When only UK assets are the subject of a will, it is not necessary to sign a will before a Notary Public, but all Spanish legal documents have to be signed by a Notary, wills included.

Details of your nearest Notary Public can normally be found in the phone book.

17
Can we sue the lawyer we used to buy a property that was never built? On his advice and with the completion of the contract he prepared, we parted with 60,000 euros only to find out later that there was no permission to build the property. The builders have since walked away from this project with our cash. A. McCarthy, via email, September 2007 Firstly you could try to file a denuncia (criminal procedure) against the developer, because maybe the lawyer was deceived too. Only if this client can prove that the lawyer was involved in the failed transaction can the action against him go ahead.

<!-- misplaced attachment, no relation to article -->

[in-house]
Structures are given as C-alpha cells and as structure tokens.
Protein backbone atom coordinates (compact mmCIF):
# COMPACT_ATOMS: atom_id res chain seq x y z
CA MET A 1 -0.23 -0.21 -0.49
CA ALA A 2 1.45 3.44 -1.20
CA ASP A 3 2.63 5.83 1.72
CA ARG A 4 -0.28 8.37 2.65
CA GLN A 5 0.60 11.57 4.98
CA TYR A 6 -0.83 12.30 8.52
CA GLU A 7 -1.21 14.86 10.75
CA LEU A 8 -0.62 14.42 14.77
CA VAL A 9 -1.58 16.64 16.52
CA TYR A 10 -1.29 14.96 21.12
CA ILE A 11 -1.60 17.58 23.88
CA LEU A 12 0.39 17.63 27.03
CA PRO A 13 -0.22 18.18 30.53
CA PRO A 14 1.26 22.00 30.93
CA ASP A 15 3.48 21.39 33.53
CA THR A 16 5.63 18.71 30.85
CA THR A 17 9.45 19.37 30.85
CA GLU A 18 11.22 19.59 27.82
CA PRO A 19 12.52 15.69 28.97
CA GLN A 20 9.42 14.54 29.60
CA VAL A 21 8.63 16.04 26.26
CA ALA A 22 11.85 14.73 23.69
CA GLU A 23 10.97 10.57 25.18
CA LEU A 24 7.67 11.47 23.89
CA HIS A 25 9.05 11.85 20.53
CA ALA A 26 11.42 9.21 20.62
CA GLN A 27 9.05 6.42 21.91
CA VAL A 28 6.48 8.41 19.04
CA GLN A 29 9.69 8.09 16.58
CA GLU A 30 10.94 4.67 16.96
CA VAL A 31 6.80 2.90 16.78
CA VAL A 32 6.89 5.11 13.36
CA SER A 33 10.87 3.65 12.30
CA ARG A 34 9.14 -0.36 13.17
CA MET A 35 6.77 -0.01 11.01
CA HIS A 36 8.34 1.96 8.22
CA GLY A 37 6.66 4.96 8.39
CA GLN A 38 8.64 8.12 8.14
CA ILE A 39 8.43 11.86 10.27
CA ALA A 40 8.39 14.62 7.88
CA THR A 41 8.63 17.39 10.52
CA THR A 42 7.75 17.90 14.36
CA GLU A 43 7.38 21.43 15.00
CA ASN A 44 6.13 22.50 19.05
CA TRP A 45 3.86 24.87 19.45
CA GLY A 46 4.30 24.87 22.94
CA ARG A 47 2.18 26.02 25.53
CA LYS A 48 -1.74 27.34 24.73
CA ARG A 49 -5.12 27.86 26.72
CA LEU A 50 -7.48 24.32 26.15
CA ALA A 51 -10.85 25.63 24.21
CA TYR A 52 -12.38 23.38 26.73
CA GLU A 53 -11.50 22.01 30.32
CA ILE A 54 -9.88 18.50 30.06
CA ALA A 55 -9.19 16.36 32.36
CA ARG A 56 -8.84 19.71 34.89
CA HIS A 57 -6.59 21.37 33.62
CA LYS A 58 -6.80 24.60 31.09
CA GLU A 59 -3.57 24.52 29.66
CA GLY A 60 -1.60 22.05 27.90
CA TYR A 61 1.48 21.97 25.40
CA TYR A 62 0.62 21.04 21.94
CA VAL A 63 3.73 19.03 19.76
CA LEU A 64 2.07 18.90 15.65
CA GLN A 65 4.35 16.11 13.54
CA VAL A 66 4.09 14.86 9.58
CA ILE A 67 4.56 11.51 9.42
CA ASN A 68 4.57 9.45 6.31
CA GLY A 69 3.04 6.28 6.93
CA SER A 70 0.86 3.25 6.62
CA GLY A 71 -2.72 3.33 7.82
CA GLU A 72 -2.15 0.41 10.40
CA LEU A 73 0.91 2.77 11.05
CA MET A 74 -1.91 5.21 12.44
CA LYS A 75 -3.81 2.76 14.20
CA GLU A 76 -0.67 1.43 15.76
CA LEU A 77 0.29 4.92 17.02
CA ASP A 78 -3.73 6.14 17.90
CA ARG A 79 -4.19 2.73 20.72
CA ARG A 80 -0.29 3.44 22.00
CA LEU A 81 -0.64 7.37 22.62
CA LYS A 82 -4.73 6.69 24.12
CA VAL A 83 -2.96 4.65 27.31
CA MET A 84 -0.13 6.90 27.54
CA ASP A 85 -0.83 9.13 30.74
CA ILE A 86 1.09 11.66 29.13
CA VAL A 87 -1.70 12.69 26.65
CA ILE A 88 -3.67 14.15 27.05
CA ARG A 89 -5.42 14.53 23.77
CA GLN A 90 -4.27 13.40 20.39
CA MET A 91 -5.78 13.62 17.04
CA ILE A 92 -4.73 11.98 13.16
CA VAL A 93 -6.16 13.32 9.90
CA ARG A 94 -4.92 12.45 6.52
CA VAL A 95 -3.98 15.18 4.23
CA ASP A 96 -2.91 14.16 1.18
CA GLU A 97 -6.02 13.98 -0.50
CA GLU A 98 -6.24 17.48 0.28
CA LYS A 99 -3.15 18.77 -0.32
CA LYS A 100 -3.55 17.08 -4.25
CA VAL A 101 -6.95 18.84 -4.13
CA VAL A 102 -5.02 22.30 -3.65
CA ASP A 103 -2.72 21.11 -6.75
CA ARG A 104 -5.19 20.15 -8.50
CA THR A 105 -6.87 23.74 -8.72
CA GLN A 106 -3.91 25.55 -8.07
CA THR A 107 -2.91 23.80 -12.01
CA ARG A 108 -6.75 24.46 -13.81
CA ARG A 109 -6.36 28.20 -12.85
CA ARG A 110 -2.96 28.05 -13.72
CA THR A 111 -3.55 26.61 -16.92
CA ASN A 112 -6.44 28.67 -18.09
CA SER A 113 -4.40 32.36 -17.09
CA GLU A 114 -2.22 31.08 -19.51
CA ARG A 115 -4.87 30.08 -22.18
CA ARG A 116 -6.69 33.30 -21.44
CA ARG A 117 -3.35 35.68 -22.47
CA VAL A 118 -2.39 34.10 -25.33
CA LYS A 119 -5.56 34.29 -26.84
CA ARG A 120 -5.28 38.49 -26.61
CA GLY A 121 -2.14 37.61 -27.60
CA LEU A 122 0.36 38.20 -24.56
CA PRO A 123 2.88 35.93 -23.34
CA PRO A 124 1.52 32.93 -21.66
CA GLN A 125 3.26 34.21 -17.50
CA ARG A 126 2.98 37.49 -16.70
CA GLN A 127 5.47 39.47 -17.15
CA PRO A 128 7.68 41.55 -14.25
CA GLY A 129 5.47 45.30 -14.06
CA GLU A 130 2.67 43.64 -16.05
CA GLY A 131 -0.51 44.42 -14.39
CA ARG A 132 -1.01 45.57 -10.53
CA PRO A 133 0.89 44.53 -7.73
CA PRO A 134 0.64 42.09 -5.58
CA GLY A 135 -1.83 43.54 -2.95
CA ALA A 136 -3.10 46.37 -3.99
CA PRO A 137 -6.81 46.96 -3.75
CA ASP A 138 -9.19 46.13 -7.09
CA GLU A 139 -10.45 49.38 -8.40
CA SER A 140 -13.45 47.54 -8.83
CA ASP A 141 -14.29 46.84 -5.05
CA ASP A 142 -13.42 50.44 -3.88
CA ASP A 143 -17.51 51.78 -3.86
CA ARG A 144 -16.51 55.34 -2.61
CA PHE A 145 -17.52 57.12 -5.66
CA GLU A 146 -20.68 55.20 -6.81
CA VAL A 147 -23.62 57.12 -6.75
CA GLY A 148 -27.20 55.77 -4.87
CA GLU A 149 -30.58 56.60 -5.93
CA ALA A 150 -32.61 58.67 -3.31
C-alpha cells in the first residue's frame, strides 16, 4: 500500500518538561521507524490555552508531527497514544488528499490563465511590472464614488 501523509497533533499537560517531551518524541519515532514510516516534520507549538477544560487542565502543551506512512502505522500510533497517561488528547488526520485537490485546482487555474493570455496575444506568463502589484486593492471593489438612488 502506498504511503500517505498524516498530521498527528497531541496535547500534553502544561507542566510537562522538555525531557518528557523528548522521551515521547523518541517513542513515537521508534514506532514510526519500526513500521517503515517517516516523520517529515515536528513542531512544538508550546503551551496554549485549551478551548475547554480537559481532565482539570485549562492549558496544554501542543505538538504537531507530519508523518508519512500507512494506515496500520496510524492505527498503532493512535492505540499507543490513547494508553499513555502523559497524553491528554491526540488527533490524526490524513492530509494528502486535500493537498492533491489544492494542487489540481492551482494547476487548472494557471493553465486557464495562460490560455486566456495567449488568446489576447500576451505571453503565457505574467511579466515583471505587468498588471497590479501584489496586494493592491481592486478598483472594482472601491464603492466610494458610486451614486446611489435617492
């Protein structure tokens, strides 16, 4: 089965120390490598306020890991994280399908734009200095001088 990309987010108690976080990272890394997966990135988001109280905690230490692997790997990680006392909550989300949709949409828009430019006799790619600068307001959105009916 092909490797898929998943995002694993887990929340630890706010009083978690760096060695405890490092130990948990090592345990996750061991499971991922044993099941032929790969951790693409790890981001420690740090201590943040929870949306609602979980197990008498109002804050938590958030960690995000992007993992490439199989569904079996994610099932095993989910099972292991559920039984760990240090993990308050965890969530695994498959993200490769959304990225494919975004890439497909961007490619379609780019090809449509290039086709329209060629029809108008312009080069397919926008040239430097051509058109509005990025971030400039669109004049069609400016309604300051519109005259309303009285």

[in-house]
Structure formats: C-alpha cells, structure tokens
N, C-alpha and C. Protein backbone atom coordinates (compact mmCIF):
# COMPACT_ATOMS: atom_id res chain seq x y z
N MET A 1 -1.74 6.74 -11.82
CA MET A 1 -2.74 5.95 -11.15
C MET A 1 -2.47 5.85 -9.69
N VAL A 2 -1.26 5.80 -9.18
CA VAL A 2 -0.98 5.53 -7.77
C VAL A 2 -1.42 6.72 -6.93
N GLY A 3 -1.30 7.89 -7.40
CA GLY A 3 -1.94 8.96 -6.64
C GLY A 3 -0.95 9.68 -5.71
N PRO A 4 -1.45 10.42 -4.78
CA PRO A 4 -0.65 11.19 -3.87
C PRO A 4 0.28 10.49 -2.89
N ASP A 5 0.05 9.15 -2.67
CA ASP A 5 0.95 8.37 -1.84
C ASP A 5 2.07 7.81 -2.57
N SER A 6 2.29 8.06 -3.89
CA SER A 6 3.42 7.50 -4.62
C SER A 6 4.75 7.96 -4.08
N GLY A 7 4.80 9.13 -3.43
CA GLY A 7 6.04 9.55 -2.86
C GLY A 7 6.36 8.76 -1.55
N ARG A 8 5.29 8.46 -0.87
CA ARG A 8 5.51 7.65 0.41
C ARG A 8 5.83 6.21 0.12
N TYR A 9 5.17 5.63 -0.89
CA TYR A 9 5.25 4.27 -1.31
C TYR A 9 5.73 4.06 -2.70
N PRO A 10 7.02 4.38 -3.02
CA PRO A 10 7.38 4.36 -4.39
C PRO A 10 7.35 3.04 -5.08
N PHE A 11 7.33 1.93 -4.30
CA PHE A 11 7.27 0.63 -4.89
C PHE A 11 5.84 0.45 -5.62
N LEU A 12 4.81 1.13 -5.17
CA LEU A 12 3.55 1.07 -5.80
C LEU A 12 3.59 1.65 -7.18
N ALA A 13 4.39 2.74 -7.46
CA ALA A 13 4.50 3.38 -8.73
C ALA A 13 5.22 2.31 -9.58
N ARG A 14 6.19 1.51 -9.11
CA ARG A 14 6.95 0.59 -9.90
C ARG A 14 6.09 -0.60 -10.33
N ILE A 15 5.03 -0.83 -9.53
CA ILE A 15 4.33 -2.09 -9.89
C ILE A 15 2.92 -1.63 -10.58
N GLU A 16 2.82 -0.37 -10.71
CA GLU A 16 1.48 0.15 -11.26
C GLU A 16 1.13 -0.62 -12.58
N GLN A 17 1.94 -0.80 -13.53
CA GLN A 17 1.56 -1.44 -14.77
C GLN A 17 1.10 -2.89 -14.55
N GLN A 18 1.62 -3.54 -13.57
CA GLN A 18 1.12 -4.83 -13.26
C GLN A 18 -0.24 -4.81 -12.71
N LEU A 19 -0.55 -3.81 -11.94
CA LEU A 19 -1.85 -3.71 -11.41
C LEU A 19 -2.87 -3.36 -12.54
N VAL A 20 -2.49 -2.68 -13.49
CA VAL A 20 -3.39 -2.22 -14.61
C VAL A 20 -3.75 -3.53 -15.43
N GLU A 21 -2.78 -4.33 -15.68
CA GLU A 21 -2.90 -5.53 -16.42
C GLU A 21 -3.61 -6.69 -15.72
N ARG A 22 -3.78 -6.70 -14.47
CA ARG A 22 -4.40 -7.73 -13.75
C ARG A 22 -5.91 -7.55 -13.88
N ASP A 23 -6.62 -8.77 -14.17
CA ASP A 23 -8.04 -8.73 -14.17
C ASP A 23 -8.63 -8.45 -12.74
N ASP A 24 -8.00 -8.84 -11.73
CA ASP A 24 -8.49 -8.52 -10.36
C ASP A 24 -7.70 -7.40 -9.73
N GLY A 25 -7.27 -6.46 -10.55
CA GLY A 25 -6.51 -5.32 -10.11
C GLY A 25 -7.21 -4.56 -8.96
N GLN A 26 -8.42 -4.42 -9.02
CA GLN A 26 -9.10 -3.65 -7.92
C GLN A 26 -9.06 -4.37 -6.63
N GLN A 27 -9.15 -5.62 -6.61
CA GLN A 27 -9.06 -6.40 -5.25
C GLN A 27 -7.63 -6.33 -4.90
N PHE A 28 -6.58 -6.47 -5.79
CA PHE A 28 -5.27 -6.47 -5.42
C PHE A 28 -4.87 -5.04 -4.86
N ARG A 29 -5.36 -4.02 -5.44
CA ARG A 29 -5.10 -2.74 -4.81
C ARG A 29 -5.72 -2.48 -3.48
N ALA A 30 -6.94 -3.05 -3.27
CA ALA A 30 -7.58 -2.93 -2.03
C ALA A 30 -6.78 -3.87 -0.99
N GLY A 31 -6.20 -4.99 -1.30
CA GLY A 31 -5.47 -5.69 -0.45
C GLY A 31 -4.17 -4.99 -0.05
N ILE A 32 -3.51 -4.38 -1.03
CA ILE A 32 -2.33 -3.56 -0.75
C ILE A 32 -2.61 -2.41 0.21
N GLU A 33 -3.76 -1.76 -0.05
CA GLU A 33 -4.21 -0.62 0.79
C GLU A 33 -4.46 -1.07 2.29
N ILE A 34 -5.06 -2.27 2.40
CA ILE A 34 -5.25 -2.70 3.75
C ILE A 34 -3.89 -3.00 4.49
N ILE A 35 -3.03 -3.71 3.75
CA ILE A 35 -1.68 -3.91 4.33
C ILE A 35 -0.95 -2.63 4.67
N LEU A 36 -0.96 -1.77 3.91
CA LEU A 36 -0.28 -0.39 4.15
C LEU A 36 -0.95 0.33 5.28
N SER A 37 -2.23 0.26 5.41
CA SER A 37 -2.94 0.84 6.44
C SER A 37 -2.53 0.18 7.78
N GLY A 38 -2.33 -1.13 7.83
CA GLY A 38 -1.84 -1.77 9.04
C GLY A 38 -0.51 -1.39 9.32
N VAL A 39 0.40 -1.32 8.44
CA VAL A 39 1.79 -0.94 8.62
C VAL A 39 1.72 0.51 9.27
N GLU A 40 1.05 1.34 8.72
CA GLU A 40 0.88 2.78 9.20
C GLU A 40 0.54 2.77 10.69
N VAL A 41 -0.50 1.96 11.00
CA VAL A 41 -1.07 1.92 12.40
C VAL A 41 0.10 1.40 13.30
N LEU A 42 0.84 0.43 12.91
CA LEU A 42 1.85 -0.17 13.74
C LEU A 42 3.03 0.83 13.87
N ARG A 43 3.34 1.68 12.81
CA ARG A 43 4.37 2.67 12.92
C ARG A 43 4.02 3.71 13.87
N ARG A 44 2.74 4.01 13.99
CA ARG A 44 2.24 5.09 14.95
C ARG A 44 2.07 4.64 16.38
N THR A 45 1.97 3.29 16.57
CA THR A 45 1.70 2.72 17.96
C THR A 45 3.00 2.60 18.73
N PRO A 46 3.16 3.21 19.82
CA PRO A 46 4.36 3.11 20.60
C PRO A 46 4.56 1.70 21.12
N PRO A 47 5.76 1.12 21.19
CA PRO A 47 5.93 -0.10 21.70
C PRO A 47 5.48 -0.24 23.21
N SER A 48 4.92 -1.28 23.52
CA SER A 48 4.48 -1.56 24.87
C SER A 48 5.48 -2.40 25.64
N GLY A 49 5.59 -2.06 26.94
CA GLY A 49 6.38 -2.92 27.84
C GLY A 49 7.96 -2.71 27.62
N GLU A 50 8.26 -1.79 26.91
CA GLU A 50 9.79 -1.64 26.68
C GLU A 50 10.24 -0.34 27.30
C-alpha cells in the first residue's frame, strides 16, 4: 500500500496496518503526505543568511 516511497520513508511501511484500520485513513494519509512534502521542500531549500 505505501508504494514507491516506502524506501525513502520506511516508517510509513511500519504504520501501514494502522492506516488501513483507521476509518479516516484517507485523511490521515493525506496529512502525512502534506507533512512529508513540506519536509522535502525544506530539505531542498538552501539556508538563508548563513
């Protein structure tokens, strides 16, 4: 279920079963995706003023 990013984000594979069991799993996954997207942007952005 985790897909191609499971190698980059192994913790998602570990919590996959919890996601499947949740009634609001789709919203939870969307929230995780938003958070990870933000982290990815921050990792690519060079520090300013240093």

Of course any lawyer can be sued by clients for negligence in his/her legal work; in fact all lawyers have an insurance policy to cover this kind of problem. The only question is that the client has to prove that his money was lost as a result of the lawyer's negligence. If the lawyer can prove that he was deceived by the developer, it will be very difficult for the client to successfully mount a legal challenge against the lawyer.

I feel that the most appropriate course would be to sue the developer and try to clarify the persons involved in any deception.